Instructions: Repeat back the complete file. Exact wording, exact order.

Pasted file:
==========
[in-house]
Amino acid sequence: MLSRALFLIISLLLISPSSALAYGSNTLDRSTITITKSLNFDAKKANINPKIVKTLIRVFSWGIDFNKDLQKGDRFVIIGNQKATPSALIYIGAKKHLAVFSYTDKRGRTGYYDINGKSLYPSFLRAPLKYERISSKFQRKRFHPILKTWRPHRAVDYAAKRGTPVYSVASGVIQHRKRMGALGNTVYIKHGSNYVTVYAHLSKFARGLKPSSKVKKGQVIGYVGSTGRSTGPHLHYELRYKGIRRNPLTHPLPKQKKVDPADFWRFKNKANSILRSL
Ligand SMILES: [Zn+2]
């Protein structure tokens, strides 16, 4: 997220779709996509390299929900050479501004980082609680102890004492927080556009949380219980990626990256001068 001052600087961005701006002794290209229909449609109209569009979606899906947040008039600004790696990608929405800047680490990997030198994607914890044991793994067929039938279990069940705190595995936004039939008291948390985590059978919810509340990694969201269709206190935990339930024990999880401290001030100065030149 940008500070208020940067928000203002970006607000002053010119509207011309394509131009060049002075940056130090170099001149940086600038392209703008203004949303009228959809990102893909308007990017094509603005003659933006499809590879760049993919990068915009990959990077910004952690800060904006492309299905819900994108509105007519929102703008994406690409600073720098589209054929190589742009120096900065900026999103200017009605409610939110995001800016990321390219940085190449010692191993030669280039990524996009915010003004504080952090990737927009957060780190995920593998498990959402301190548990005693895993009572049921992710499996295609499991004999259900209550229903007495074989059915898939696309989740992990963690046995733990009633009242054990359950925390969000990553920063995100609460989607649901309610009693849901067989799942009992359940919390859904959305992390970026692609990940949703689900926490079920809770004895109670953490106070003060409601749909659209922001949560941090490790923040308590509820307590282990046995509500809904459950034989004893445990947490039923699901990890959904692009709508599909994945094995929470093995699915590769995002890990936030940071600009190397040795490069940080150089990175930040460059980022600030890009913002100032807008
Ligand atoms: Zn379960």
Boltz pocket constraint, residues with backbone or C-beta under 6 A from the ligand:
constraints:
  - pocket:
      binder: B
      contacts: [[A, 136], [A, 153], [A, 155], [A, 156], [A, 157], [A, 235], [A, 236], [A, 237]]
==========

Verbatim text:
[in-house]
Amino acid sequence: MLSRALFLIISLLLISPSSALAYGSNTLDRSTITITKSLNFDAKKANINPKIVKTLIRVFSWGIDFNKDLQKGDRFVIIGNQKATPSALIYIGAKKHLAVFSYTDKRGRTGYYDINGKSLYPSFLRAPLKYERISSKFQRKRFHPILKTWRPHRAVDYAAKRGTPVYSVASGVIQHRKRMGALGNTVYIKHGSNYVTVYAHLSKFARGLKPSSKVKKGQVIGYVGSTGRSTGPHLHYELRYKGIRRNPLTHPLPKQKKVDPADFWRFKNKANSILRSL
Ligand SMILES: [Zn+2]
């Protein structure tokens, strides 16, 4: 997220779709996509390299929900050479501004980082609680102890004492927080556009949380219980990626990256001068 001052600087961005701006002794290209229909449609109209569009979606899906947040008039600004790696990608929405800047680490990997030198994607914890044991793994067929039938279990069940705190595995936004039939008291948390985590059978919810509340990694969201269709206190935990339930024990999880401290001030100065030149 940008500070208020940067928000203002970006607000002053010119509207011309394509131009060049002075940056130090170099001149940086600038392209703008203004949303009228959809990102893909308007990017094509603005003659933006499809590879760049993919990068915009990959990077910004952690800060904006492309299905819900994108509105007519929102703008994406690409600073720098589209054929190589742009120096900065900026999103200017009605409610939110995001800016990321390219940085190449010692191993030669280039990524996009915010003004504080952090990737927009957060780190995920593998498990959402301190548990005693895993009572049921992710499996295609499991004999259900209550229903007495074989059915898939696309989740992990963690046995733990009633009242054990359950925390969000990553920063995100609460989607649901309610009693849901067989799942009992359940919390859904959305992390970026692609990940949703689900926490079920809770004895109670953490106070003060409601749909659209922001949560941090490790923040308590509820307590282990046995509500809904459950034989004893445990947490039923699901990890959904692009709508599909994945094995929470093995699915590769995002890990936030940071600009190397040795490069940080150089990175930040460059980022600030890009913002100032807008
Ligand atoms: Zn379960």
Boltz pocket constraint, residues with backbone or C-beta under 6 A from the ligand:
constraints:
  - pocket:
      binder: B
      contacts: [[A, 136], [A, 153], [A, 155], [A, 156], [A, 157], [A, 235], [A, 236], [A, 237]]